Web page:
economic planning, control and direction of economic activity by a central public authority. In its modern usage, economic planning tends to be pitted against the laissez-faire philosophy which developed in the 18th cent. Proponents of laissez faire believed that an economy works best when there is little government interference. The contemporary economic model of rational expectations offers perhaps the strongest critique of economic planning in its assertion that economic forecasting, both by individuals and competing businesses, is generally rational. In this model, government control of economic policy can only lead to complication, since any change instituted by central authorities has already been anticipated by the market. The level and type of central planning in any economy is generally connected to the sort of political regime that dominates. In recent years, heavily structured economic programs have been associated in particular with socialism, communism, and fascism. Economic planning also became an important part of public policy in nations that did not adopt those doctrines, even in Western capitalist societies where the notion of a free market is a fundamental tenet. Central planning under the Western capitalist governments came into particular importance to combat the economic hardships that existed in many nations between World War I and World War II. In most societies, the occurrence of war tends to subordinate all private activity to a unified national effort and thus increases national economic planning. Central planning increases in importance during a recession, or any serious economic decline. Planning can involve the use of direct controls—such as rationing and price, rent, and wage limits—or indirect controls, such as monetary and fiscal policy. Since the 1930s the U.S. government has used a variety of direct and indirect controls. The limited economic success and ultimate collapse of Communism in Eastern Europe has opened up intense debate about the perils of total central planning.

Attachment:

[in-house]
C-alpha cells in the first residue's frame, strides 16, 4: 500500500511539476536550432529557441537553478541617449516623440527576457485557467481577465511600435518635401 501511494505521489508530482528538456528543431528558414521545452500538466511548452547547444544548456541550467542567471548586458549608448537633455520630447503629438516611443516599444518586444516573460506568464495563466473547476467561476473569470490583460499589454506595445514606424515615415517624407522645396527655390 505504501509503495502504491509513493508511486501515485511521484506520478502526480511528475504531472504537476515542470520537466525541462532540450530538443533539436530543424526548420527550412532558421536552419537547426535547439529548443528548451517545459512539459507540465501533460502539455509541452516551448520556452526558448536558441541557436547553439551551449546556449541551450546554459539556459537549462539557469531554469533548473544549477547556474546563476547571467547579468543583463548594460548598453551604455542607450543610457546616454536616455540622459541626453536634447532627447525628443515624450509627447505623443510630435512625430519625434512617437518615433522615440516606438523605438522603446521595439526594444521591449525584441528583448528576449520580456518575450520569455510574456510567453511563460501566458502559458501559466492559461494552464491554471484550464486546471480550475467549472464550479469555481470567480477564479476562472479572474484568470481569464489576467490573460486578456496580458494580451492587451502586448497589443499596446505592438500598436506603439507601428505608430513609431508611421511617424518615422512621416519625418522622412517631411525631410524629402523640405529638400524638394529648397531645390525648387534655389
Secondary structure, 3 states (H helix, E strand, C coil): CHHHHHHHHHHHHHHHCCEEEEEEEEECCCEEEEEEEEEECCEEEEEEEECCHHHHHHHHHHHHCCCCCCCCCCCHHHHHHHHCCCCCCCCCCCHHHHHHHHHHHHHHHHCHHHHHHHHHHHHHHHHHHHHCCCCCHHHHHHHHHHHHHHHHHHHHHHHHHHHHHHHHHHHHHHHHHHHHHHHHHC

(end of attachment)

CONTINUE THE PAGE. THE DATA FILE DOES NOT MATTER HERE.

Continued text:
See A. Cairncross, Economics and Economic Policy (1987); R. N. Copper, Economic Policy in an Interdependent World (1987).
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